I made a small hole in the mesh next to the hub to pass the cable through.
That makes it obvious that the feed cable can be shorter than one which
follows one of four arms to the rim.

I'm happy with the mechanical side of things (such as the single arm needs
to be stiffer), but what are the pros and cons as far as RF performance is
concerned ?

TIA

John G4ZTR



--
This email has been checked for viruses by AVG.
https://www.avg.com






Mike Willis
 

The metalwork right next to the feed may act as a reflector reducing gain and generating sidelobes. Whether this will be better or worse than the traditional feed is something you would been to simulate. The Shepheard's crook feed has been popular for a long time. Can't be that bad.
--
Mike G0MJW


David Law
 

I have a similar home made feed without the ring (I think it's a loop you have there). It's supported on a 12mm fibreglass rod running from centre of dish to centre of feed. The feed has 4 thin 100lb non stretch braided Dacron fishing lines running as "guys" to the edge of the dish.
Dacron is used for kite line and fishing line. It could be a solution if to feel the arm is a bit wobbly.


John Lemay
 

All

 

Many thanks for the helpful and constructive comments. I think it’s quite likely I’ll make a permanent version of this trial single arm – seems there are more pros than cons.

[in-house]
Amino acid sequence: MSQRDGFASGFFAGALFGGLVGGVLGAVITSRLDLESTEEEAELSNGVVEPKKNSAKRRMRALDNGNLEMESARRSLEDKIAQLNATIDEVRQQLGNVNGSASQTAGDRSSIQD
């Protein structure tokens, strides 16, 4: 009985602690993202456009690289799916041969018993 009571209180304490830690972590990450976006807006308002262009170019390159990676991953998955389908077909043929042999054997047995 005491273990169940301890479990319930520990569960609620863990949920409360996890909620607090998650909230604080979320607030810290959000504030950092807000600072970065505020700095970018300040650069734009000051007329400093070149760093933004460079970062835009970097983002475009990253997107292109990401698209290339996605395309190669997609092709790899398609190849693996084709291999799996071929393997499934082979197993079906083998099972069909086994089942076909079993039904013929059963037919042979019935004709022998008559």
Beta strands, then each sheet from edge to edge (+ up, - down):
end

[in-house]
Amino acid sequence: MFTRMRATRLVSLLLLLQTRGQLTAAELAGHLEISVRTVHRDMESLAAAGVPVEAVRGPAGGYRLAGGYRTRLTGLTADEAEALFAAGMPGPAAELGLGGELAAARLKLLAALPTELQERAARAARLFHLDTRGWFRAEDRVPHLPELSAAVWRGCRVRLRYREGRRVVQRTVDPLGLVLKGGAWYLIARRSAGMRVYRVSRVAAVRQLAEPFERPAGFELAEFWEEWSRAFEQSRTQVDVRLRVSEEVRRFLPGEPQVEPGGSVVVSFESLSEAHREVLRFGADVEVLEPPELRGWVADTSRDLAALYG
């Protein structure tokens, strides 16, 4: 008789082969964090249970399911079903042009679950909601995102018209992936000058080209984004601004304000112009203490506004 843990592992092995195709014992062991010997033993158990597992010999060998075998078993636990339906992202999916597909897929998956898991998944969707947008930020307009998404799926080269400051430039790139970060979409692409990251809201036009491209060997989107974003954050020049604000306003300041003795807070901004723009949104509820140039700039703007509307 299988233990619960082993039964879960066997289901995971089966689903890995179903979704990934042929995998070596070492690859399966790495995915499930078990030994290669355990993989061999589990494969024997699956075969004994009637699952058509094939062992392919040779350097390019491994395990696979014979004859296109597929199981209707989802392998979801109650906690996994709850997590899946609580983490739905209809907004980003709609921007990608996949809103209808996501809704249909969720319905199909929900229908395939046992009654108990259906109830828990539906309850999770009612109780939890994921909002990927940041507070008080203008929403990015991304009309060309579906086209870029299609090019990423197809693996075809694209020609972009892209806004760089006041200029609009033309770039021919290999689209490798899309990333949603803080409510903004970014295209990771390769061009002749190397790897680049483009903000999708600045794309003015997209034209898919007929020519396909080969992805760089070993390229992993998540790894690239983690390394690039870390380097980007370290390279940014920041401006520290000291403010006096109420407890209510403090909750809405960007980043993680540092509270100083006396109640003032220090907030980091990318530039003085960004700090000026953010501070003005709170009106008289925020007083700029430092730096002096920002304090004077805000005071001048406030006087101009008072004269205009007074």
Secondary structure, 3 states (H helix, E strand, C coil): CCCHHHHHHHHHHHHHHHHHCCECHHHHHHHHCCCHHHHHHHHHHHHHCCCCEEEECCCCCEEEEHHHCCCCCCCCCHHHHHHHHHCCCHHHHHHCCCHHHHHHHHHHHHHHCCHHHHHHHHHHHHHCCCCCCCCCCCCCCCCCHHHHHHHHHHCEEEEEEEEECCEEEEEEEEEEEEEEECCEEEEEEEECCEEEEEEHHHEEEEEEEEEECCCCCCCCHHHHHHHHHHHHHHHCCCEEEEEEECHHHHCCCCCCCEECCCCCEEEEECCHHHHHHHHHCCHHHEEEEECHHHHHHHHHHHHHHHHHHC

To put some meat on the design; it’s a 1.5m dish with 0.43 F/D. It may not look like that in the picture though. It’s a loop feed with choke, currently with just a 9cms loop, but with 13 and 23cms to be added, based on a design by OM6AA. I’m experimenting with the feed position on 9cms, being the most critical.

 

Bending the ribs is fun, with nothing but a bench vice and a template. The first one took ages but by the time I’d done 11 the last one was just a few minutes work.

 

John G4ZTR

 

From: UKMicrowaves@groups.io [mailto:UKMicrowaves@groups.io] On Behalf Of David Law
Sent: 23 February 2021 14:38
To: UKMicrowaves@groups.io
Subject: Re: [UKMicrowaves] Supporting the dish feed

 

I have a similar home made feed without the ring (I think it's a loop you have there). It's supported on a 12mm fibreglass rod running from centre of dish to centre of feed. The feed has 4 thin 100lb non stretch braided Dacron fishing lines running as "guys" to the edge of the dish.
Dacron is used for kite line and fishing line. It could be a solution if to feel the arm is a bit wobbly.


Virus-free. www.avg.com


Dave G6HEF
 

Hi John,

All interesting stuff. Out of interest what are you steering it with? I've yet to get as far as making a dish but my approach was planned to be something similar to yourself. However I was looking at the SPID solutions a lot of people use counter weights seems essential. It seems to me being able to rotate around the centre of gravity would be far more mechanically sensible and I have schemes in my head to achieve this. However, yours looks something like what I had in mind so interested in how you have done it.

Dave G6HEF